In economic terms, an inefficient market is a market in which securities prices are random and not influenced by past events. The idea is also referred to as weak form efficient-market hypothesis or ...
Something is inelastic when its price does not vary with the price of another item. It the business world, the term most often refers to how little the price of a good or service changes when the sup...
Infant Industry Theory promotes an economic policy that protects young industries in less developed economies until they become established, financially stronger, and capable of withstanding competit...
An inferior good is a product for which demand goes down as income goes up. As opposed to demand for "normal goods," which goes up as income increases, demand for inferior goods goes down as income ...
Inflation is the rate at which prices rise and purchasing power falls. It is why something that cost $1 in 1980 cost $2.37 in 2005. Two general theories explain inflation. The first, the demand-pull...
Initial Jobless Claims is a report issued by the U.S. Department of Labor every Thursday at 8:30am EST.  The data in the Initial Jobless Claims report reflect how many people filed for unemployment...
The Institute for Supply Management (ISM) is a professional association for individuals and companies with an interest in supply management. The ISM publishes two important monthly surveys, the Manu...
An interest rate is the cost of borrowing money, or conversely, the income earned from lending money. Interest rates are expressed as percentage of the principal per period. The formula to find an i...
The International Monetary Fund (IMF) is the central institution embodying the international monetary system and promotes balanced expansion of world trade, reduced trade restrictions, stable exchang...
In The Theory of Moral Sentiments, Adam Smith theorized that as every individual intends to seek out his own gains, he is “led by an invisible hand to promote an end which was no part of his intenti...
The phrase irrational exuberance was coined by Alan Greenspan, chairman of the Federal Reserve, in a December 5, 1996, speech to the American Enterprise Institute. In the speech, Greenspan asked, ...
The J curve represents a hypothetical short-term increase in a country's trade deficit that occurs immediately following a decline in the value of its currency. When a country experiences a sustaine...
The J-curve effect refers to a "J" shaped section of a time-series graph in which the curve falls into negative territory and then gradually rises to a higher level than before the decline. The J-cu...
The annual Jackson Hole Economic Summit focuses on prominent economic issues that face the U.S. along with the rest of the world. The Jackson Hole Economic Summit is also referred to as the Jackson ...
The Jackson Hole Economic Symposium, held in Jackson Hole, Wyoming, is a conference focusing on important economic issues that face the United States and the rest of the world. The Jackson Hole Econ...
The job market is the group of individuals seeking employment within an economy. As with any market, there is a supply and a demand for employment opportunities that directly affects wage and salary...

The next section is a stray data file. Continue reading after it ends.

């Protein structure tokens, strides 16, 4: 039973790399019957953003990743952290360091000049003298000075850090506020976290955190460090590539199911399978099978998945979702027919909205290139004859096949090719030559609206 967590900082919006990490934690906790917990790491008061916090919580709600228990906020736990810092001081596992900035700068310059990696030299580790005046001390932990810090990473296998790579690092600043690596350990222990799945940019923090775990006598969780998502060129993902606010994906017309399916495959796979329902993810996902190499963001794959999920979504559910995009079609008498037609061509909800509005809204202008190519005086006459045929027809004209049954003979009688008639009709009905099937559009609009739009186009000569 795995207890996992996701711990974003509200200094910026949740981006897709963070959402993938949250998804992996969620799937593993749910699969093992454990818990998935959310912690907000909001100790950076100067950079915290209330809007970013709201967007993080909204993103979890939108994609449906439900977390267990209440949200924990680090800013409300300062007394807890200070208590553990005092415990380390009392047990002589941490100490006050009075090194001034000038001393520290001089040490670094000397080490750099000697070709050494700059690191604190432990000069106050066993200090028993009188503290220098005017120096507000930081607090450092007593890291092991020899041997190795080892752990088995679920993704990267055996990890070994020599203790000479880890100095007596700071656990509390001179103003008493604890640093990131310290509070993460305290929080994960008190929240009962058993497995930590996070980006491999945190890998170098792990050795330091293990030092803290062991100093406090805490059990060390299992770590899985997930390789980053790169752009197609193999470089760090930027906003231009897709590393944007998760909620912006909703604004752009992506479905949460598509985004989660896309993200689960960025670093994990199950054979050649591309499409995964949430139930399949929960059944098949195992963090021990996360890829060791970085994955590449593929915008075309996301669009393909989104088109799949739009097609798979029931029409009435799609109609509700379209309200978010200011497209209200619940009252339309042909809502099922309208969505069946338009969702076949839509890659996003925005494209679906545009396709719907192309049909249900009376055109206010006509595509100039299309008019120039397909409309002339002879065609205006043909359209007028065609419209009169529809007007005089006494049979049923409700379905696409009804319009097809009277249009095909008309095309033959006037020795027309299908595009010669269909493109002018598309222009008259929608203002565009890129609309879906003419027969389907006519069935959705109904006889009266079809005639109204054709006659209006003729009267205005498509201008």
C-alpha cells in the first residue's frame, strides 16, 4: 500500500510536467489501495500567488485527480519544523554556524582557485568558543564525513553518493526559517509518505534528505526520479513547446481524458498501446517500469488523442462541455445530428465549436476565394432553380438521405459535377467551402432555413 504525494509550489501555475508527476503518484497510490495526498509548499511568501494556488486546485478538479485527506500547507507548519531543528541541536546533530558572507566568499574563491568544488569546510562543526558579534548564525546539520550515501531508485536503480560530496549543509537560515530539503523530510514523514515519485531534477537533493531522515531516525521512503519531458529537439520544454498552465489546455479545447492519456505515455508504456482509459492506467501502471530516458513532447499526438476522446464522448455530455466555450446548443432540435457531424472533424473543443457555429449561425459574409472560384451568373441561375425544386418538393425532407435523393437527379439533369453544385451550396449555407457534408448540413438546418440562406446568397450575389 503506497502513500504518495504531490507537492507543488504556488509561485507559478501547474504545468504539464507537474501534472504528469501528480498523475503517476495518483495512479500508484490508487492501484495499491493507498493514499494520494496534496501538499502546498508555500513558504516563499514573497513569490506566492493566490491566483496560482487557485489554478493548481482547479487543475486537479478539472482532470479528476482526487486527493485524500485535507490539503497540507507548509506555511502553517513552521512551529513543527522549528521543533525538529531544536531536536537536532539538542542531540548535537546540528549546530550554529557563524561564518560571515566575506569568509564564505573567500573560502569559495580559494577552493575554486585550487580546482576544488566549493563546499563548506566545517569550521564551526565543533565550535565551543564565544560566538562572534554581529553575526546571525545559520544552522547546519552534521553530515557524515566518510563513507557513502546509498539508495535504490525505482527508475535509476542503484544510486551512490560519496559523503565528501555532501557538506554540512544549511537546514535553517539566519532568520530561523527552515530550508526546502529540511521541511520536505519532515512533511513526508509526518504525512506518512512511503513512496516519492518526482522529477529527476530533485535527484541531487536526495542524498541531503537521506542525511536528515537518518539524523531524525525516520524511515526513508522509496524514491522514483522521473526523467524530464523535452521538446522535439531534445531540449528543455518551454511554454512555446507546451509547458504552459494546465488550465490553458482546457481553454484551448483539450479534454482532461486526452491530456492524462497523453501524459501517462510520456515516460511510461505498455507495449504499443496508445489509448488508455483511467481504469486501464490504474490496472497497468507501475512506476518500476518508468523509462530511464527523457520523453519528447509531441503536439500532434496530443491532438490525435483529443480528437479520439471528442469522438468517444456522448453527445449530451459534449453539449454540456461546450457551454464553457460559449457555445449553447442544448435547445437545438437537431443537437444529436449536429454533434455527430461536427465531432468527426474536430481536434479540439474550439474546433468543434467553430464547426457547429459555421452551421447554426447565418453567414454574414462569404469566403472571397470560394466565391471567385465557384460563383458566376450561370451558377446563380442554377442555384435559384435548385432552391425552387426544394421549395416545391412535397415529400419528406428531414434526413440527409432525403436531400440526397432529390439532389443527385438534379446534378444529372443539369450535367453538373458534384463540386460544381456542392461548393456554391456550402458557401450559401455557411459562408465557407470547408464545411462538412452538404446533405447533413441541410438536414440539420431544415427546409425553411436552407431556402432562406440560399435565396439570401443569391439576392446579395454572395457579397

The Job Openings and Labor Turnover Survey (JOLTS) is the name of a detailed report on the U.S. job market published each month by the Bureau of Labor Statistics. Each month, the U.S. Bureau of Labo...
Jobless claims refer to the unemployment benefits claims filed by unemployed individuals each week. People who have lost their jobs or have been unemployed for some length of time are entitled to re...
A jobless recovery refers to a sustained economic upturn accompanied by persistent or increasing unemployment levels. The New York Times first used the term "jobless recovery" in the 1930s to expres...
Jobs growth is a U.S. economic indicator that represents the number of new jobs created in a given month. The U.S. Bureau of Labor Statistics publishes its jobs growth number each month as part of i...
The K-percent rule is a monetary theory that states that the Federal Reserve should grow the money supply by a set amount per year ("K percent"). Economist Milton Friedman developed the theory. Ofte...
An L-shaped recovery refers to substantial losses in economic growth followed by a period of stagnation. Represented graphically, GDP data looks like the letter "L." For example, suppose country ABC...
Labor intensive is used to describe any production process that requires higher labor input than capital input in terms of cost. The production of goods and services requires labor and capital in va...
Labor market flexibility is the degree to which a company is able to modify its labor force to maximize productivity. A company is constantly adjusting its labor force via variables like staff size,...
Labor productivity measures the hourly productive output for a country's economy during a period of time.  A country's labor productivity is a function of technological innovation, labor resources ...
The labor theory of value says that the value of a finished good correlates solely with the number of labor hours required to produce it. Economist Adam Smith, the founder of the idea of modern capi...
A labor union is an organization that advocates for workers' rights and benefits through collective bargaining. Labor unions represent workers in both the public and private sector. Individual labor...
The Laffer curve is a graphic representation of the relationship between an increasing tax rate and a government's total revenues. The relationship suggests that revenues decline beyond a peak tax ra...